of the Most Honourable and Noble Order of the Garter.
So what are the characteristics of a chivalrous knight?
Being gentle, kind, considerate and very tough.
What does it mean now, do you think?
Here you are, wonderfully dressed up in scarlet,
with gold epaulettes and white sash
and gold badges and buttons and all that.
But does it actually mean anything still in the modern day
or is it just a sort of anachronism?
It certainly means quite a lot to me, yes.
I think it's a bit of show. And why not?
A bit of theatre.
Bits drop off the uniforms occasionally.
Do they? LAUGHS: Yes.
What drops off?
The badges off the epaulettes. They're only pinned on.
And it has been known for an entire epaulette
to suddenly leave the shoulder.
Garter Knights leaving a trail of badges of honour...
Accoutrements. It looks as if they're retreating.
The ideal of chivalry and its practice
were not always quite the same thing.
In the second half of the 14th century,
ferocious wars against France
brought about a new style of warfare.
Leading the onslaught was Edward III's son,
inspired less by faith than an appetite for power and glory.
This is the Tomb of the Black Prince in Canterbury Cathedral.
We have to climb up to see it properly
because of the railings that rather obscure it.
The Black Prince, who was the eldest son of Edward III,
who never succeeded to the throne, a man of arms fighting the French,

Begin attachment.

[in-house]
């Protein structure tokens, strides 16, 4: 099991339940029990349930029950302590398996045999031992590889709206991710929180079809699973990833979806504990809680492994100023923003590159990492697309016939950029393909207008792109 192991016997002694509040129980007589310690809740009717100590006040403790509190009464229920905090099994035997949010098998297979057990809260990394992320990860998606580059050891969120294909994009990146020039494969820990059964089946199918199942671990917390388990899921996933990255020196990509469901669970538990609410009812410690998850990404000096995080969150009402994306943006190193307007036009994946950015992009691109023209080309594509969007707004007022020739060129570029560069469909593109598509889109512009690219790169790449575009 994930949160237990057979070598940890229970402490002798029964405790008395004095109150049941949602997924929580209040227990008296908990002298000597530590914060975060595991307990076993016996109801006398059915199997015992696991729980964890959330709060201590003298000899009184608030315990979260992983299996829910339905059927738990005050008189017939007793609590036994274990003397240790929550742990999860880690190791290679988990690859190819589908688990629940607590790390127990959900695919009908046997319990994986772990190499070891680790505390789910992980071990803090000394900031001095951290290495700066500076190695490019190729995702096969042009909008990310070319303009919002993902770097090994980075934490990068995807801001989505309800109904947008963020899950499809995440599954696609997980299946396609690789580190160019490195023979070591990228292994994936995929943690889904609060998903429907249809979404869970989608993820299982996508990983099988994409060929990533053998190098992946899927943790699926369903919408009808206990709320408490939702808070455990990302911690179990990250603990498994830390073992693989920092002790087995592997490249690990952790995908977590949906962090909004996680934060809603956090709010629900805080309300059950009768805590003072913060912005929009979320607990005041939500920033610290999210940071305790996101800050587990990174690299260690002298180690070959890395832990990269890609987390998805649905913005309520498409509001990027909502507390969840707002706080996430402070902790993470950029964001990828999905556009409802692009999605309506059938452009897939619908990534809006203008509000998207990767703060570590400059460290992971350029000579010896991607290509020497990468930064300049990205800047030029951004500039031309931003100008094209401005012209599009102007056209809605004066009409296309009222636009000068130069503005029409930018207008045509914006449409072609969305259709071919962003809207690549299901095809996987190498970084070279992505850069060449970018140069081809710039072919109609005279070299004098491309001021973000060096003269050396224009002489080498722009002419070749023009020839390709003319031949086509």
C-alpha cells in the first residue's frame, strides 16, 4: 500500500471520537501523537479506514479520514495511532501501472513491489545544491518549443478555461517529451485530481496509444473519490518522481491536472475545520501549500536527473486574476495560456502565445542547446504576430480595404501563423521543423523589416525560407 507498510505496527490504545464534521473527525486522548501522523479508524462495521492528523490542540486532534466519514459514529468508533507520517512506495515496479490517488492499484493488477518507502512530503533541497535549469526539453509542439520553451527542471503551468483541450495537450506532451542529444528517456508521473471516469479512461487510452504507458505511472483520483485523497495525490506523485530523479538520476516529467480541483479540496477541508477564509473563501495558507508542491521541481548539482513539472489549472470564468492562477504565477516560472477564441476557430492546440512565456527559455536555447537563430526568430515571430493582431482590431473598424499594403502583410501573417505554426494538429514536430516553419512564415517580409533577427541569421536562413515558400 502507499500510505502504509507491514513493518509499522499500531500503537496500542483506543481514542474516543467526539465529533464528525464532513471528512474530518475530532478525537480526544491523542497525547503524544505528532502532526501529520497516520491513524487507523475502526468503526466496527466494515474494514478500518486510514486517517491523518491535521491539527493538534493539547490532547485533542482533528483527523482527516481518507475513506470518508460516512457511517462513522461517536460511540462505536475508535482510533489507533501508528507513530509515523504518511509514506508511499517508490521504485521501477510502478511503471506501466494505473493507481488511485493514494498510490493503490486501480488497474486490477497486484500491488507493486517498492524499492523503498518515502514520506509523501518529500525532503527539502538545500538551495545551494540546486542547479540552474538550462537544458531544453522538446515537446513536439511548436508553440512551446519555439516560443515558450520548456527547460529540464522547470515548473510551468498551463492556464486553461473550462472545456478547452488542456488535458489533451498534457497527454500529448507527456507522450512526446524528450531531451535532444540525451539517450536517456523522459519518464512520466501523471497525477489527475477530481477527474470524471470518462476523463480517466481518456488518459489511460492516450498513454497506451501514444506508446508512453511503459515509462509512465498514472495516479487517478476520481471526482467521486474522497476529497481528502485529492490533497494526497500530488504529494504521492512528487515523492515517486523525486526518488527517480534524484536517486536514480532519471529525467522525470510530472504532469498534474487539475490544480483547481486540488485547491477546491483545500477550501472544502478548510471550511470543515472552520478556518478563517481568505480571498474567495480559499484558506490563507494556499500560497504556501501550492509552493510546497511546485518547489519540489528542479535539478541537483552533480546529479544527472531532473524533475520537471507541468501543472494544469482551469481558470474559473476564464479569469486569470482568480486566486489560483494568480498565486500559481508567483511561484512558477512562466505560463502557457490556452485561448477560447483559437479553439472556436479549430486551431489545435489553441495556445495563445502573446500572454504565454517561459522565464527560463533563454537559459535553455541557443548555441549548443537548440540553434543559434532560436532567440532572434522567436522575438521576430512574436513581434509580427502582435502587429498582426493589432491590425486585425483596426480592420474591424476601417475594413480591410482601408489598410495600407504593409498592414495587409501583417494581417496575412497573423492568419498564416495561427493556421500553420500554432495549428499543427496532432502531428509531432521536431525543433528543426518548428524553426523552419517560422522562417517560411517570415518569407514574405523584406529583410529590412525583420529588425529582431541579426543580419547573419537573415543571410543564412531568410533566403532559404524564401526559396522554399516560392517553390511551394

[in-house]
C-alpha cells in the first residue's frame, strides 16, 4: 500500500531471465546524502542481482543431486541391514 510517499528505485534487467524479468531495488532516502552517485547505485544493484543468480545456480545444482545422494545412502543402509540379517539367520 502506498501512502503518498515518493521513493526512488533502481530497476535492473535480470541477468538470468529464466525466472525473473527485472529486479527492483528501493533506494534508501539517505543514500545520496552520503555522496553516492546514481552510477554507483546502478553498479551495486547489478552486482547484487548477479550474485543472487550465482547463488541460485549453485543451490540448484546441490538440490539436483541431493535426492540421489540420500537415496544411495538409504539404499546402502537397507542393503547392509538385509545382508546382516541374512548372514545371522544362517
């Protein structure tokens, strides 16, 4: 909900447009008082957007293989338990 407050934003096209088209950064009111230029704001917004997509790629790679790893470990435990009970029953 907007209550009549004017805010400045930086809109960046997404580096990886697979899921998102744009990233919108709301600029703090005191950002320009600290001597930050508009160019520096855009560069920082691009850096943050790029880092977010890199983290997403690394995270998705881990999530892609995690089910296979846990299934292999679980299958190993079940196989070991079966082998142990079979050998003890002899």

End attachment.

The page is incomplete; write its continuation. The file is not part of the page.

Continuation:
with a reputation for hardness, determination, even cruelty.
It's said that he killed women and children
in one of the sieges of a town he undertook.
But he had an eye also for what would happen after his death.
Money could buy you the route to heaven
and he specified exactly how he should be buried.
It is absolutely astonishing.
600 years old. Over 600 years old.
It's made of bronze and gilded.
His tunic, with lions emblazoned on it.
And the belt, the sword belt, with lions on it as well.
His feet, with the spurs resting on his dog.
His hands, he was particularly keen, should be in a position of prayer.
Interestingly, the Victorians took this idea of the Black Prince so seriously
that they actually painted it black.
It was only in the 1930s
that somebody scraping away discovered underneath
this glorious figure, resplendent in gilded bronze.
The Black Prince died before he could become king,
but his craving for glory was inherited by his son.
King Richard II wanted the crown itself to be an object of worship.
His vanity and his ambition created an era of magnificence,
the artistic pinnacle of the Middle Ages.
Munich is home to a unique survival of Richard's reign.
Most of his treasure was melted down in the English Civil War of the 1600s.
But by good fortune, one precious object was preserved.